Verizon wants to slow down your favorite websites unless they pay bribes

Robbo sez, "Alternet reports on Verizon's stated plan to overturn the Federal Communications Commission's Open Internet Order and charge selective tolls for access to internet content."

At its core Verizon's attack on the FCC is an attack on the idea that regulators have any role to ensure affordable access to an open Internet. Now more than ever we need policies to protect consumers and users of all communications. And as all media converges on digital networks that means policies that protect Net Neutrality.

While Verizon and other ISPs are already raking in immense profits from connecting users to the Internet, they see even higher margins in being able to tell us where to go once we're online. By charging a premium so wealthy businesses can jump to the front of the line, they're playing a game with data delivery that would shove all other sites to the back.

"I think the people who talk about dismantling -- threatening -- Net Neutrality don't appreciate how important it has been for us to have an independent market for productivity and for applications on the Internet," World Wide Web inventor Sir Tim Berners-Lee has said.

Verizon's Outrageous Plot to Crack Up the Internet (Thanks, Robbo!)

Notable Replies

  1. I'd be willing to consider letting them start charging by kind of traffic when they start charging text messages by their actual traffic load -- ie, some invisibly small fraction of a cent per SMS packet.

  2. I'm guessing you're going to get lots of good answers to your question, but here's just a few points that come immediately to mind:

    • Data passing through a cable doesn't damage the cable like a truck does a road.

    • There's no evidence of a lack of network capacity, even with YouTube and Netflix. (There might be such a lack, but if there is the ISPs aren't willing to prove it.)

    • Not withstanding the first two points, Verizon isn't saying they're going to charge high-bandwidth producers, although they might like us to assume that they are. I'm guessing they're planning on charging whomever they think has the cash to pay. If they can throttle throughput, they can just as well increase latency. New York Times loading slow for you? Maybe they forgot to pay their Verizon transport surcharge.

  3. Remember that bit recently about CBS and Time Warner, where they couldn't agree on a price that Time Warner should pay CBS? And there was a blackout for 30 days or so while they worked out details as to how much Time Warner gets from their customers and how much CBS would get from that and how long that deal would last?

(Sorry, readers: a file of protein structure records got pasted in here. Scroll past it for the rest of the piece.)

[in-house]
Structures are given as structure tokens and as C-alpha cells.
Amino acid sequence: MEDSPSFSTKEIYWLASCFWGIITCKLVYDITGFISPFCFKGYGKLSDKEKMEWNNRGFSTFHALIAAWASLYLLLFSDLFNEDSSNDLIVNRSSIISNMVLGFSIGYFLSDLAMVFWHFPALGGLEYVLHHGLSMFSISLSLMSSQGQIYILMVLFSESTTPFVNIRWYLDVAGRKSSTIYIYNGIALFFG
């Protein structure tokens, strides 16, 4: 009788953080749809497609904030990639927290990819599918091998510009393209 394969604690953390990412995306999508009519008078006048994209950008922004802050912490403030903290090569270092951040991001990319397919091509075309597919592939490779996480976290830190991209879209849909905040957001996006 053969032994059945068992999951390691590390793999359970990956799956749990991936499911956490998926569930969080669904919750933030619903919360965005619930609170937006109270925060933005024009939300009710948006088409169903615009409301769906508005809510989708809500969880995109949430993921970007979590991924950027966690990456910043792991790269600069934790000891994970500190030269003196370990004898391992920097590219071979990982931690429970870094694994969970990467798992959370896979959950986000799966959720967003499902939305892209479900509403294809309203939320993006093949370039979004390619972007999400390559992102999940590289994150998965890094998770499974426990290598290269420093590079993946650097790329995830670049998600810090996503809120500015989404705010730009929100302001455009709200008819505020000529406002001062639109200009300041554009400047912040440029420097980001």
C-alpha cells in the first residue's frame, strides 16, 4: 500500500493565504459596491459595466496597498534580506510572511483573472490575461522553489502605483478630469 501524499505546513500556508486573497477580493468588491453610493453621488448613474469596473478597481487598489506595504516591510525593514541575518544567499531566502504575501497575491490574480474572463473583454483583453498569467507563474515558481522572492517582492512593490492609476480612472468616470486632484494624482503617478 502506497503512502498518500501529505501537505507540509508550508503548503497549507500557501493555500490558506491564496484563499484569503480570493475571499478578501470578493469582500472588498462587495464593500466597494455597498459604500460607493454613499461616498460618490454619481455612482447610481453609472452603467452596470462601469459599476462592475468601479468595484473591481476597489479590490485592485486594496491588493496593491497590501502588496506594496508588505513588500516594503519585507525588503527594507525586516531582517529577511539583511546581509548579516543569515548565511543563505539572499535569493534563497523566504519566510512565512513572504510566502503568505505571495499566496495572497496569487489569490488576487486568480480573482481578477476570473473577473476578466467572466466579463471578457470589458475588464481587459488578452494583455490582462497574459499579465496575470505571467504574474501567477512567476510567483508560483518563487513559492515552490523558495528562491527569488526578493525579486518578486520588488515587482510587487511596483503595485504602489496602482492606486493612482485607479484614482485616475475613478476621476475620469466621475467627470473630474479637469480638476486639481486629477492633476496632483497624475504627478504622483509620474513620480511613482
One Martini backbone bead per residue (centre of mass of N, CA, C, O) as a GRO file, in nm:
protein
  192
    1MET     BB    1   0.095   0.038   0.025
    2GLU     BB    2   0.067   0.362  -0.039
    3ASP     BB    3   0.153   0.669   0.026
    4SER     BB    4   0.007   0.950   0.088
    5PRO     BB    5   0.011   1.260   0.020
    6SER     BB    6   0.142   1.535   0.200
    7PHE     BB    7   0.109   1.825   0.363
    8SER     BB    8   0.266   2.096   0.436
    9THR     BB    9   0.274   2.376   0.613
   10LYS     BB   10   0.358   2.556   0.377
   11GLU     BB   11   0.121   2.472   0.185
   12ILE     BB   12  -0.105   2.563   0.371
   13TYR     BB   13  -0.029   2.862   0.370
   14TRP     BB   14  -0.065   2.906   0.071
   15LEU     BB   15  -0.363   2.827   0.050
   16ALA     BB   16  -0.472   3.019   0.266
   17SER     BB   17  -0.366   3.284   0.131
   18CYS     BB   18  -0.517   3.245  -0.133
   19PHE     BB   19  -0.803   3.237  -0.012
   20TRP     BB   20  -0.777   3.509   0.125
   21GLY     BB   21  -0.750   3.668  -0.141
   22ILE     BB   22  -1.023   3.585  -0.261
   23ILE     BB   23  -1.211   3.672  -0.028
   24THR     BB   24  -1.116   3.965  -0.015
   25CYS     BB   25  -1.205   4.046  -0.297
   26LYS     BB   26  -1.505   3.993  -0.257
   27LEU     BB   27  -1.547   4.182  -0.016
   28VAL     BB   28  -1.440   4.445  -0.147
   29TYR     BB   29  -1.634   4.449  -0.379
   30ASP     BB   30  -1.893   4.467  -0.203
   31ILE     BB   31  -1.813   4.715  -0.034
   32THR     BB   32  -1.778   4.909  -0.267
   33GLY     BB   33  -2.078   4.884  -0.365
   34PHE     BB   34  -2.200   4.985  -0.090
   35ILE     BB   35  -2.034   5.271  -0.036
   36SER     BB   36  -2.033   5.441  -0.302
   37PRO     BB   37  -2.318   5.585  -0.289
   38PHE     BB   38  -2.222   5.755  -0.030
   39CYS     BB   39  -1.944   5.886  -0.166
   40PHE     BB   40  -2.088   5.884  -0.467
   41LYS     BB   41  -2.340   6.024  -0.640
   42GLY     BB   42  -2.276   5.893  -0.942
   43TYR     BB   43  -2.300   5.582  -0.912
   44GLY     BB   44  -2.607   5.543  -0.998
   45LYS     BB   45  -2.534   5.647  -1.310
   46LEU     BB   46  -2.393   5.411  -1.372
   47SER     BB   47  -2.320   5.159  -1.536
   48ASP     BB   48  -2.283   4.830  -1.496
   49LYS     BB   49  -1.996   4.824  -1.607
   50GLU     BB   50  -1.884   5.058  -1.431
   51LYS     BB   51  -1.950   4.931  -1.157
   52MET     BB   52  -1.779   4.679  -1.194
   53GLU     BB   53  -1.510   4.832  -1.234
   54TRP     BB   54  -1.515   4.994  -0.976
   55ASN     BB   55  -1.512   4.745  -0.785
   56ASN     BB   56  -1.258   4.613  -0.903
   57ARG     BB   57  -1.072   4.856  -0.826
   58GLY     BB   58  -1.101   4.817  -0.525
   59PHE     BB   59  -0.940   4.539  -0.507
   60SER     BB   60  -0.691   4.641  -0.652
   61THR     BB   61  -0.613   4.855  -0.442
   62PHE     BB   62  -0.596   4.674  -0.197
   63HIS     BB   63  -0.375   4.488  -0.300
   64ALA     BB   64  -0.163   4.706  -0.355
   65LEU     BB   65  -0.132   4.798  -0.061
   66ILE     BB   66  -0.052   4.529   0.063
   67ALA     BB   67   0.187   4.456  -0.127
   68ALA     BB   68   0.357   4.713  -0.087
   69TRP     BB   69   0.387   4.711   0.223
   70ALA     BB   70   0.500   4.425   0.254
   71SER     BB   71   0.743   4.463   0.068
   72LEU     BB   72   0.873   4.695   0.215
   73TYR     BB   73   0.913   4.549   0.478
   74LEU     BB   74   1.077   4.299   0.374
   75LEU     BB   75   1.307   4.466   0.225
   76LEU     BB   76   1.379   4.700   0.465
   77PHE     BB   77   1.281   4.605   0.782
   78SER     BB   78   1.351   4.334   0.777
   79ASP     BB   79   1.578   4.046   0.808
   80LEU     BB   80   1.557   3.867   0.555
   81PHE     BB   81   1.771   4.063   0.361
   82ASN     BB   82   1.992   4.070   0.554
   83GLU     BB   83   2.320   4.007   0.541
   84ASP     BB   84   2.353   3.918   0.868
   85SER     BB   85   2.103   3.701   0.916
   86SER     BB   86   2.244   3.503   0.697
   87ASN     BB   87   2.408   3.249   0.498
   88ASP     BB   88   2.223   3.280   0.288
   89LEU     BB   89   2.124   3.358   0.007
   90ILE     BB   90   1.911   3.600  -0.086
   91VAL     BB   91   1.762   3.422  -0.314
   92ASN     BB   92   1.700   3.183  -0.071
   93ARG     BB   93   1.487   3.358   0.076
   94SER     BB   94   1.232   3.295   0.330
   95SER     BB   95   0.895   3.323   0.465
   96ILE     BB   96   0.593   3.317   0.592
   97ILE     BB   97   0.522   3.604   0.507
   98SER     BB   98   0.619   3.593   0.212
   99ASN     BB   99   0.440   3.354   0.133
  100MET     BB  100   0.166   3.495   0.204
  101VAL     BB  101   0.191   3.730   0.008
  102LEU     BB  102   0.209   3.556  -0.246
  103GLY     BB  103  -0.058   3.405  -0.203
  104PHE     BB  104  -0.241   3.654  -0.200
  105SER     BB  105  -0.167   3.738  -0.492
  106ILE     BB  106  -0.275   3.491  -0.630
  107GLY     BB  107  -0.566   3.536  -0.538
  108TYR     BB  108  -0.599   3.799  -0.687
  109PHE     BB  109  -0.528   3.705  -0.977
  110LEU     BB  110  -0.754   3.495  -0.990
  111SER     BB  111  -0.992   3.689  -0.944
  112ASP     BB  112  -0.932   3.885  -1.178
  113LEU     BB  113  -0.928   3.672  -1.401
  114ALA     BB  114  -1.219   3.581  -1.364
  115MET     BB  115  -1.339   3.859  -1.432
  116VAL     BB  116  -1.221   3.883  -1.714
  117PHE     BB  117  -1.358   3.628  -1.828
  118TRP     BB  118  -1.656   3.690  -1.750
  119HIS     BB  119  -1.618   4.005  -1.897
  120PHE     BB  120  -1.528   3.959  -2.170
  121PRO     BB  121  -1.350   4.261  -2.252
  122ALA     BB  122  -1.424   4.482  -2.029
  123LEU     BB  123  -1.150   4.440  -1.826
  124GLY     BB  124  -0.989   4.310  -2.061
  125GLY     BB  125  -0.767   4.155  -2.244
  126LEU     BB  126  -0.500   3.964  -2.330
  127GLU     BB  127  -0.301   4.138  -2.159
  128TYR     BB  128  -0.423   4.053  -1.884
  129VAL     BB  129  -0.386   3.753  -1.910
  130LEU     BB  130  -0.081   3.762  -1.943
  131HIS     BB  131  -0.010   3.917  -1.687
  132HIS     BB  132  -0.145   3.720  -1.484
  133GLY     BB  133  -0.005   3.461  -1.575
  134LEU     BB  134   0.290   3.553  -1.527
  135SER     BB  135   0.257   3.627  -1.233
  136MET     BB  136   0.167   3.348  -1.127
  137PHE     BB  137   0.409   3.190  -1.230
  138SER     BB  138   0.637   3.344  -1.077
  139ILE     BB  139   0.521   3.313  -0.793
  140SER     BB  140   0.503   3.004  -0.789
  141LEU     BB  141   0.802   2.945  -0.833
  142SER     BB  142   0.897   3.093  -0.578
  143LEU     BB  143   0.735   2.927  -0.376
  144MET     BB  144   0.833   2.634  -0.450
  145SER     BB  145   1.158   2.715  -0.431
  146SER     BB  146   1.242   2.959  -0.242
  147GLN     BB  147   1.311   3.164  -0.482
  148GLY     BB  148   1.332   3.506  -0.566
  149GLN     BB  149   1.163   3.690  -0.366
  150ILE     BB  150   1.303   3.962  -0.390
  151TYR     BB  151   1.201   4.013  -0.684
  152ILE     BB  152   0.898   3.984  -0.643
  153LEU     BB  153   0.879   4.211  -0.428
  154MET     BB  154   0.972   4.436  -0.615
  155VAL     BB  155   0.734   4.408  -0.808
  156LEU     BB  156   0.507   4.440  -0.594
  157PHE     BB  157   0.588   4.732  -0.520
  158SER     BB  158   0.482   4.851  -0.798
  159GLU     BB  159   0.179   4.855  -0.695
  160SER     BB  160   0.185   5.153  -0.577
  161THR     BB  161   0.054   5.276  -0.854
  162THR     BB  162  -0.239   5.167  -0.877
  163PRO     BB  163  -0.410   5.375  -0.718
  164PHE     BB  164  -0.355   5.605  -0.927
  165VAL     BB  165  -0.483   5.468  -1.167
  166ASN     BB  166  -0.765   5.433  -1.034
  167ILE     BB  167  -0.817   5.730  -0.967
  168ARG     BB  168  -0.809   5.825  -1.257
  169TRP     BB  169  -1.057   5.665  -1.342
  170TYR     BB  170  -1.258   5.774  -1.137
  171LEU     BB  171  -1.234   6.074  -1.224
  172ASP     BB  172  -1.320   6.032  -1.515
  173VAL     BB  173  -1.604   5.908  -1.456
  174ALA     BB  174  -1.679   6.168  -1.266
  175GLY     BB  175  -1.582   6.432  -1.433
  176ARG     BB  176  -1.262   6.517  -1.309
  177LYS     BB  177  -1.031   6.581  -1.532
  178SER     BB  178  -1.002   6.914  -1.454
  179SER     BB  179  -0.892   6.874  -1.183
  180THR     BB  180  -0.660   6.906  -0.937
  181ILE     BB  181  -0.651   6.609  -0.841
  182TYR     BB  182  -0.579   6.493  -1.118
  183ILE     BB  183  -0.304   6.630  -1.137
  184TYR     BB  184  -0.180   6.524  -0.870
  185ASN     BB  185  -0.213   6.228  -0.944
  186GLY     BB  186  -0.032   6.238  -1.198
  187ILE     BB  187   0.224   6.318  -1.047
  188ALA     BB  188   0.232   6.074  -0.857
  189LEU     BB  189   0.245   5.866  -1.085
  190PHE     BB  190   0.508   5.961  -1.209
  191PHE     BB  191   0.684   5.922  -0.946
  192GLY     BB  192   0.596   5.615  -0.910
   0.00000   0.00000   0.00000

And you know how cable companies charge a lot of money every month because they have 300 channels, ten of which most people watch?

    That's basically what net neutrality is designed to prevent. That Boing Boing is as accessible in Kansas as it is in Florida. That Boing Boing's data packets are given equal weight as CBS News' data packets no matter who you are or who your ISP is.

    If Verizon is allowed to direct you to "better" data then you, the customer, have lost out on your choice. Like Vimeo? Use Vimeo. Like YouTube? Use YouTube. Don't allow your ISP to choose which video hosting service you use just because they made a deal that makes them more money, the better service and less cost isn't going to trickle down to users.

  4. akp says:

    I think one major point you're neglecting is that the customers are paying the ISP (Verizon, in this case) for Internet access. Netflix, YouTube, etc., are all paying their Internet providers for Internet access. Nobody is getting anything for free.

    Here's an example to contradict your truck example. You have a private mailbox at a store that doesn't care what package carrier you use. That mailbox costs you a monthly sum to maintain, and in return you get an address, someone to receive your packages, etc.

    Now I want to ship a package to you. I choose UPS and pay them to have the package delivered to your mailbox. Once the package reaches the store, the owner of said store decides that, even though you've paid for your mailbox, they're not going to deliver the package to you unless I (the sender) pay them directly. Nevermind that you've already paid for the mailbox, and I've paid for the cost of transporting the package to their door, they feel they deserve additional money from me to give you the package, even though the only reason you have the mailbox in the first place is to receive mail.

    That is exactly what Verizon is trying to do.

  5. Data passing through a cable doesn't damage the cable like a truck does a road.

Continue the discussion bbs.boingboing.net

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